ITW v Haddad illustrates the city’s regulatory power; it must create its own process. This is directly related to the above quotation You Decide or the Federal Court Will Do It For You.

A couple of key quotations from that case are:

B. Judicial Review Under the Federal Telecommunications Act

The TCA has been described as a “deliberate compromise between two competing aims—to facilitate nationally the growth of wireless telephone service and to maintain substantial local control over siting of towers.” Town of Amherst, N.H. v. Omnipoint Commc’ns Enterprises, Inc., 173 F.3d 9, 13 (1st Cir. 1999). Accordingly, the TCA generally preserves all state and local authority over the placement and construction of wireless cell towers, subject to five key limitations. See 47 U.S.C. § 332(c)(7); Nat’l Tower, LLC v. Plainville Zoning Bd. of Appeals, 297 F.3d 14, 19 (1st Cir. 2002). Two of those limitations are applicable to this case.

  1. Substantial Evidence Standard

First, the TCA requires that “[a]ny decision by a State or local government or instrumentality thereof to deny a request to place, construct, or modify personal wireless service facilities shall be in writing and supported by substantial evidence contained in a written record.” 47 U.S.C. § 332(c)(7)(B)(iii). This substantial evidence requirement preserves the decision-making authority of local zoning [28]  boards, “while protecting wireless service providers from unsupported decisions that stymie the expansion of telecommunication technology.” Town of Kingston, N.H., 303 F.3d at 94. Requiring a denial to be supported by substantial evidence is “a procedural safeguard which is centrally directed at whether the local zoning authority’s decision is consistent with the applicable zoning requirements.” Id. (quoting Omnipoint Commc’ns MB Operations, LLC v. Town of Lincoln, 107 F.Supp.2d 108, 115 (D. Mass. 2000)).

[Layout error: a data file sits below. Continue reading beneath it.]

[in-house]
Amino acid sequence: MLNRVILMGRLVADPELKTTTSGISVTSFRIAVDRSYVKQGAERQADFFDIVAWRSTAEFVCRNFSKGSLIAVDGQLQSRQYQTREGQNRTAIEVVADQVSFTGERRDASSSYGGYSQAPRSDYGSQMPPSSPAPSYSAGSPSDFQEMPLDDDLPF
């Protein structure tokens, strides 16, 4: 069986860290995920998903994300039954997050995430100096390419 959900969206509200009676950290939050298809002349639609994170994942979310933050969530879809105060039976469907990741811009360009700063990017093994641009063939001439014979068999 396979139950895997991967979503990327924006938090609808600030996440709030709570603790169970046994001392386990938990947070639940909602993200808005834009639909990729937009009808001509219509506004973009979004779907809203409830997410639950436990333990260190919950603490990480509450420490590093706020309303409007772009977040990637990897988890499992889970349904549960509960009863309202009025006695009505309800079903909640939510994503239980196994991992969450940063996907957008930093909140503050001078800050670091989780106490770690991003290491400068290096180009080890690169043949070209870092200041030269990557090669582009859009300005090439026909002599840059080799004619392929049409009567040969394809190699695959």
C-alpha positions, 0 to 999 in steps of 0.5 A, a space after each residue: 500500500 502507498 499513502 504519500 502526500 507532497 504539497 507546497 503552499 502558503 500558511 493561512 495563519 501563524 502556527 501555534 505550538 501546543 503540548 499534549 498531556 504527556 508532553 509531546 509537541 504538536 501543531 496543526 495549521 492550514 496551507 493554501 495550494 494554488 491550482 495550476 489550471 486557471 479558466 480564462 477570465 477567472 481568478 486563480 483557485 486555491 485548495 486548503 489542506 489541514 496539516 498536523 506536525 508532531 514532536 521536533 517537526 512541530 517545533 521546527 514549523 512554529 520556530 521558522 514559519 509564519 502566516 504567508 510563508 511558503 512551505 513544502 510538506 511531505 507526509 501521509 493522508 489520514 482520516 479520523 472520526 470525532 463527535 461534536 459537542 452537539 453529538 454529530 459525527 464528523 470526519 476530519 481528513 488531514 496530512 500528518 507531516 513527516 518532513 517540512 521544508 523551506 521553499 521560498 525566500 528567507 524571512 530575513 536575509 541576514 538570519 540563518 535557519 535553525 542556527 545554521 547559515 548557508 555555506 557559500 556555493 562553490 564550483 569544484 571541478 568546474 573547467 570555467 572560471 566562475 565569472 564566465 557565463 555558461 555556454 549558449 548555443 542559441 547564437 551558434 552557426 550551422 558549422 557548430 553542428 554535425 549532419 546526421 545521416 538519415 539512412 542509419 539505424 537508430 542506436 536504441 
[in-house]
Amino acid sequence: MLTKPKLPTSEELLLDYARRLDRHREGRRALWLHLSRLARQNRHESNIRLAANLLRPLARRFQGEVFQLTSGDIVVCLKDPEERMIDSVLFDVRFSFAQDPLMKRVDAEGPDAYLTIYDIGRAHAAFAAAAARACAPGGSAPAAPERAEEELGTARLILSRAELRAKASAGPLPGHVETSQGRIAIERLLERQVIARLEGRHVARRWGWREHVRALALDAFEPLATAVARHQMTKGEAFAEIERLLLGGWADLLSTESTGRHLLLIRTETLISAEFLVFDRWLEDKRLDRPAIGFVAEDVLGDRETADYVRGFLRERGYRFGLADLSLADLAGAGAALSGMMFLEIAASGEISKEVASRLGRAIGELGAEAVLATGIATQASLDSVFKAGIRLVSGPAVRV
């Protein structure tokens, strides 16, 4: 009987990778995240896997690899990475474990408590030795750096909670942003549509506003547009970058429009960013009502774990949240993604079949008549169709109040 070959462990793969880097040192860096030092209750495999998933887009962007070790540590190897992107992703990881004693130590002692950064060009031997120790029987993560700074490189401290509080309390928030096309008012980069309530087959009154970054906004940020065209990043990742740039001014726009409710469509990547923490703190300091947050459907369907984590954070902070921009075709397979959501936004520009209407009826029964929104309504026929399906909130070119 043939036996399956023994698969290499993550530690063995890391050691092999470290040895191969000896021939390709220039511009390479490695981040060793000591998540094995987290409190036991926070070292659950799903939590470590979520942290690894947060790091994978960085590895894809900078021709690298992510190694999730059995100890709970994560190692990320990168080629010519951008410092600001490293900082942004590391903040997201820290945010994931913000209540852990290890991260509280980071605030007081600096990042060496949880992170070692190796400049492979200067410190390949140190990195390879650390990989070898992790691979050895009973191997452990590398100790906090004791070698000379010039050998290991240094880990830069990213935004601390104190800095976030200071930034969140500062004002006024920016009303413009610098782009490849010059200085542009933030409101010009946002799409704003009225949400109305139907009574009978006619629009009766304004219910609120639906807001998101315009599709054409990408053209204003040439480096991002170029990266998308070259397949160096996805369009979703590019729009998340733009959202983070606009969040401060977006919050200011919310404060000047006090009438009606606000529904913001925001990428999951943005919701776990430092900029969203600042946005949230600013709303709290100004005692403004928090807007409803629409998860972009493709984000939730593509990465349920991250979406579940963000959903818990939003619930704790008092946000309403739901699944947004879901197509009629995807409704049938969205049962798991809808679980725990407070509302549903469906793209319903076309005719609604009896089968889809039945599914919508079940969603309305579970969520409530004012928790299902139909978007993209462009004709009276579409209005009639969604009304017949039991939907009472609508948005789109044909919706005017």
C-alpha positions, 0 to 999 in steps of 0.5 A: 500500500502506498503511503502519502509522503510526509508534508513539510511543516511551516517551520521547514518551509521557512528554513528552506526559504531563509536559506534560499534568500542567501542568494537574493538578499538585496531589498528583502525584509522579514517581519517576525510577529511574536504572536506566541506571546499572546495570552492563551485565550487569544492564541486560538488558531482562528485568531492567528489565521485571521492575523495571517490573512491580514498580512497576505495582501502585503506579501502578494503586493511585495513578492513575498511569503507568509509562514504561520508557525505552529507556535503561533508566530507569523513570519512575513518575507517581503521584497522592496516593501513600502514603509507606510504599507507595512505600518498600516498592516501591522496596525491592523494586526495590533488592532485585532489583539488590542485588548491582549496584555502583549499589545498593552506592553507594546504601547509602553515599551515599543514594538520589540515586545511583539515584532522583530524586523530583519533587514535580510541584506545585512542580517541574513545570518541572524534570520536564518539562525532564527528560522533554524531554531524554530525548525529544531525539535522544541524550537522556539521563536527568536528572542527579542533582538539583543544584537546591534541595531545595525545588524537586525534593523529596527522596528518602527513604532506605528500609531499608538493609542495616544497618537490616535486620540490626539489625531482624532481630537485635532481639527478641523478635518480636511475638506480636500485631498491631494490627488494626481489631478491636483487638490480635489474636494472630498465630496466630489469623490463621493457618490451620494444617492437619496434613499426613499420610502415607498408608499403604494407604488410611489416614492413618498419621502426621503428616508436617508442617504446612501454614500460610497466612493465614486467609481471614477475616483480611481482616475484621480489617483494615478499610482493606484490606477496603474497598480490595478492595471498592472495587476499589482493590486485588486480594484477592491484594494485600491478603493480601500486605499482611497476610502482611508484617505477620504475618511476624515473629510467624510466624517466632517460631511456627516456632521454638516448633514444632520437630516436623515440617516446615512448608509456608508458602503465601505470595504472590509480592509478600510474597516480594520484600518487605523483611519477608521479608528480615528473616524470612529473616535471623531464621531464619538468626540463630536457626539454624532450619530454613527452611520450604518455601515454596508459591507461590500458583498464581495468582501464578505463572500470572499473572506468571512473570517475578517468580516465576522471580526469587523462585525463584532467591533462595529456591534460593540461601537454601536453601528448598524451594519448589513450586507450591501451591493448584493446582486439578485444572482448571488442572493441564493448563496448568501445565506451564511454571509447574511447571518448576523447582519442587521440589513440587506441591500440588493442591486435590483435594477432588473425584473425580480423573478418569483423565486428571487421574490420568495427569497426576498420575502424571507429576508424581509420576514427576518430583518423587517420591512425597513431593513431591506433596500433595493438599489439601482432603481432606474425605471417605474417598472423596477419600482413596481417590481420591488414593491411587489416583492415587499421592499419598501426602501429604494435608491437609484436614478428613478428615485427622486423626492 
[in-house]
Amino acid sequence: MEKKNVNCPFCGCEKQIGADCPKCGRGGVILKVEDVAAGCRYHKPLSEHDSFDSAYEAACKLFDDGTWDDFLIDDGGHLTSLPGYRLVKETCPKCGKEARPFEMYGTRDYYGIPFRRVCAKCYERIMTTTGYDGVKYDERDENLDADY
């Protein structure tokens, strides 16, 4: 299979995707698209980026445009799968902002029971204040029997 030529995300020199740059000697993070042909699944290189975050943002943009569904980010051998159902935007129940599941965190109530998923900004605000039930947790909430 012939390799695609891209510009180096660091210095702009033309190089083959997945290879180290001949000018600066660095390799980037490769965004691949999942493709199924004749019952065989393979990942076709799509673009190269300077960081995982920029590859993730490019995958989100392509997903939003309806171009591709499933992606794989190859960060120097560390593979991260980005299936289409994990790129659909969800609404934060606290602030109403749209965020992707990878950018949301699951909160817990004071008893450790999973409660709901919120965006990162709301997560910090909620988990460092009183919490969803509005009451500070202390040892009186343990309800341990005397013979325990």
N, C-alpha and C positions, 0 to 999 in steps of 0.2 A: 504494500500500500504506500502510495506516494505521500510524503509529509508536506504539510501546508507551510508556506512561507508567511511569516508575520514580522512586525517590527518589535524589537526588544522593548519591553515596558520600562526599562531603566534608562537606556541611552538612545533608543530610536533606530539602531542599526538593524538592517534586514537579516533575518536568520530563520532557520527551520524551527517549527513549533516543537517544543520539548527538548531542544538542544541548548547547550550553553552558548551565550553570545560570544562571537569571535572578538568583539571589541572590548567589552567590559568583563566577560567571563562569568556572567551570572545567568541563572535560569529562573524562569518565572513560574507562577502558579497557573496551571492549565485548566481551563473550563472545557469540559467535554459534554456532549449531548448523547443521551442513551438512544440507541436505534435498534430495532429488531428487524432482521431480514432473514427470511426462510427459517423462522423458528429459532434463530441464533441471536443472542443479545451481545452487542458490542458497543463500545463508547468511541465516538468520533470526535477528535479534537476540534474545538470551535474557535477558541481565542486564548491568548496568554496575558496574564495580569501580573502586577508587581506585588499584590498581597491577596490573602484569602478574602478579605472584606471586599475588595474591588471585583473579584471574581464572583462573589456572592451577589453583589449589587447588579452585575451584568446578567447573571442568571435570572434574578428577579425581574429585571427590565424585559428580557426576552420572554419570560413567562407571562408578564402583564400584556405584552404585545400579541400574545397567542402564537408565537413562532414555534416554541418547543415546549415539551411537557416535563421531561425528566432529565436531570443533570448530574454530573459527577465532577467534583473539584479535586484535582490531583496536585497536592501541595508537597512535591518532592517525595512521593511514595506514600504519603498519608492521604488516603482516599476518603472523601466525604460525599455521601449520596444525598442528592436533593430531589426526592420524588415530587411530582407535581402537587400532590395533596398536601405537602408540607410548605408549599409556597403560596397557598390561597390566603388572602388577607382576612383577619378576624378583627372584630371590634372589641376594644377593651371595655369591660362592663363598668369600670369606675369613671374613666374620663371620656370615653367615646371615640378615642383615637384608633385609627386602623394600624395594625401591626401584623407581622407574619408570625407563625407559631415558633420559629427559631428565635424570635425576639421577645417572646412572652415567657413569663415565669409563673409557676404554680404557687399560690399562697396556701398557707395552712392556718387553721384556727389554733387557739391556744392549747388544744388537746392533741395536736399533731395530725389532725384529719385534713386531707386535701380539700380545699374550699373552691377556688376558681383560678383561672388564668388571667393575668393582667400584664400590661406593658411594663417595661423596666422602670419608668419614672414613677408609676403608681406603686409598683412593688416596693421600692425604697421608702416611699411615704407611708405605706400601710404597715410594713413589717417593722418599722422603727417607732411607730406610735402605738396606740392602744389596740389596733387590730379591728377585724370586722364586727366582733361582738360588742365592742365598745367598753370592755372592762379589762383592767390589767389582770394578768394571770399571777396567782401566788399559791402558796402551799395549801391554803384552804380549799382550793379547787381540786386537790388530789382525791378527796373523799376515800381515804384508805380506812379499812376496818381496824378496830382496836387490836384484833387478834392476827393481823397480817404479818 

When evaluating whether a local board’s decision is supported by substantial evidence, the court is confined to the administrative record before the board, Plainville Zoning Bd. of Appeals, 297 F.3d at 22, and it must review that written record as a whole. Green Mountain Realty Corp. v. Leonard, 688 F.3d 40, 49-50 (1st Cir. 2012). Substantial evidence is “such relevant evidence as a reasonable mind might accept as adequate to support a conclusion.” Id. (internal quotations and citation omitted). Although this test is “fairly deferential” to the opinion of the local zoning board, and a reviewing court “is not free to substitute its own judgment for that of the local authority,” T-Mobile Northeast LLC v. City of Lowell, No. 11-11551-NMG, 2012 U.S. Dist. LEXIS 180210, 2012 WL 6681890, *7 (D. Mass. Nov. 27, 2012) (quoting Town of Lincoln, 107 F.Supp.2d at 115), courts have also warned that “substantial evidence review is not a rubber stamp.” Green Mountain Realty Corp., 688 F.3d at 50 (internal quotations and citation omitted). A local board “is not free to prescribe what inferences [29]  from the evidence it will accept and reject, but must draw all those inferences that the evidence fairly demands.” Id. (internal quotations and citation omitted).